Human rights are no longer a “top priority” for the Government, Britain’s most senior Foreign Office official has admitted, as ministers put resources into supporting trade deals ahead of tackling injustice in other parts of the world. According to this report in Fridays Independent he added that the Conservatives’ “prosperity agenda” was now “further up the list” of areas on which the department was concentrating its dwindling resources. These statements were made by Sir Simon McDonald, Permanent Secretary at the Foreign Office speaking to the Foreign Affairs Select Committee. The Conservative chair of the Committee, Crispin Blunt, added that it was “one of the consequences of inadequate resourcing to run a sensible foreign policy”. All of this is incredibly short sighted as anyone running a business would know. The idea that one can benefit from long term sustainable economic benefits without considering the needs and security of the people whose hard work lies behind the growth has been disproven both by our own history of movements such as the slave trade, and also by the best economic understanding of successful modern businesses. Of course there are always men and women who believe they can extract value from the lives of others without paying attention to the needs of the people who they are exploiting. However in most examples of this sort of activity, the exploiters or their successors ultimately get found out and often end up having their objectives thwarted. Surely David Cameron will understand that following his visit to Jamaica last week which was overshadowed by the need for reparations for the slave trade which our nation played such a significant part in. The personal involvement of one of Camerons ancestors who ‘owned’ 202 slaves working on the Grange Sugar Estate in Jamaica should have ensured the issue remained in the forefront of his mind. Perhaps even more important is the impact on nations whose residents are willing to use weapons and terror as a way of achieving the sort of world they wish to inhabit. If our foreign policy is focused exclusively on profits and wealth, we may miss the signs of growing unrest in nations that we are judged by the inhabitants as being exploiters of.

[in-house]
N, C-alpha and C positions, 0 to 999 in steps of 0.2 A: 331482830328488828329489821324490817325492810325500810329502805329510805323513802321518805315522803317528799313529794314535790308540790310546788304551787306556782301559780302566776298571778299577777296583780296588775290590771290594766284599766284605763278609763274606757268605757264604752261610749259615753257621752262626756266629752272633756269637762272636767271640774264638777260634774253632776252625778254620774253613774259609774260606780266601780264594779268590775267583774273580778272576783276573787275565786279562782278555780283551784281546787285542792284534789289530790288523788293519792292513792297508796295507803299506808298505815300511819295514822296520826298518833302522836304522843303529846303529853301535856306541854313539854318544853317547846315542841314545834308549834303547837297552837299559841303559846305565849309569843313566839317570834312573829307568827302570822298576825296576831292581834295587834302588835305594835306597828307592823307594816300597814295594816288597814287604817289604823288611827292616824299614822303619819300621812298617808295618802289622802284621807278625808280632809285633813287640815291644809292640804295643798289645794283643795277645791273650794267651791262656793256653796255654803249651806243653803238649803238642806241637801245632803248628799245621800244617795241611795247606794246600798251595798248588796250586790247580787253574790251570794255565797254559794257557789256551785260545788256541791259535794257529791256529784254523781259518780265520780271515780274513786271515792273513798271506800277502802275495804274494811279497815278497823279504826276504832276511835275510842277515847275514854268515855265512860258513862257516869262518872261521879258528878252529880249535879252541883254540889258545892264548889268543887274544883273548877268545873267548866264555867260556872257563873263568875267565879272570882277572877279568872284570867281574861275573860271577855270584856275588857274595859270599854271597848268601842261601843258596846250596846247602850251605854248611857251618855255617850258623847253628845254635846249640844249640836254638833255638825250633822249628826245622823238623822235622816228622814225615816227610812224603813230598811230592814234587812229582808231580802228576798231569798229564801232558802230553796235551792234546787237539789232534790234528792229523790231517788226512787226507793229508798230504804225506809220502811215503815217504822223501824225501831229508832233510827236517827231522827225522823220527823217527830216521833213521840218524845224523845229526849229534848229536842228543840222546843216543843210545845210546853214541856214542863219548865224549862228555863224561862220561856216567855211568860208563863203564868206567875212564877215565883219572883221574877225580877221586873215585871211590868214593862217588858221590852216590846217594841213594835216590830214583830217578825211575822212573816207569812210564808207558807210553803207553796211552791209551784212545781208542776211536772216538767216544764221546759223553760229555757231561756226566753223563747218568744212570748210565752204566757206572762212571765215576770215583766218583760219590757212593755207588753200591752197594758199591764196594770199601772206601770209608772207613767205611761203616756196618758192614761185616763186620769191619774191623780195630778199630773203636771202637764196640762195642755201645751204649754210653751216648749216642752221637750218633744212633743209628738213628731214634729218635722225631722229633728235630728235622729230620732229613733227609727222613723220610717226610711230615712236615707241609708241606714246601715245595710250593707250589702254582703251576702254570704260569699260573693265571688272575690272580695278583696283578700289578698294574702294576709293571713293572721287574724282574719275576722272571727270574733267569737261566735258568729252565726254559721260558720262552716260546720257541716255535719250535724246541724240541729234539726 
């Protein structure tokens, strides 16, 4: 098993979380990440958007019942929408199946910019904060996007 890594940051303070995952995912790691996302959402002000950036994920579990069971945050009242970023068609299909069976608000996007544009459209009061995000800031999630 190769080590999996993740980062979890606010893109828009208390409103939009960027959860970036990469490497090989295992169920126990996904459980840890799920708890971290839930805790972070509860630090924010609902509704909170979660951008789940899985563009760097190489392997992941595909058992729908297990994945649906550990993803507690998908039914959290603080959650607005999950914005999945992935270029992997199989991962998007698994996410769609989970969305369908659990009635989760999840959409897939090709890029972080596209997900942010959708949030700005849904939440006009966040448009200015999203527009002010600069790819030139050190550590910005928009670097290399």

Arguing for improvements to Human Rights in other nations will always be challenging when these nations are not persuaded that such matters are any of our business. However the success of initiatives such as Fairtrade show that in many cases, all can benefit. As a former Imperial nation that has previously been humiliated for many mistakes in other nations, we must not fall into the trap of allowing a short term political policy to reverse our long term restoration as nation with some ethical strength. More importantly we still have a long way to go if we are to inhabit a world which allows all residents to benefit from the human rights which we enjoy.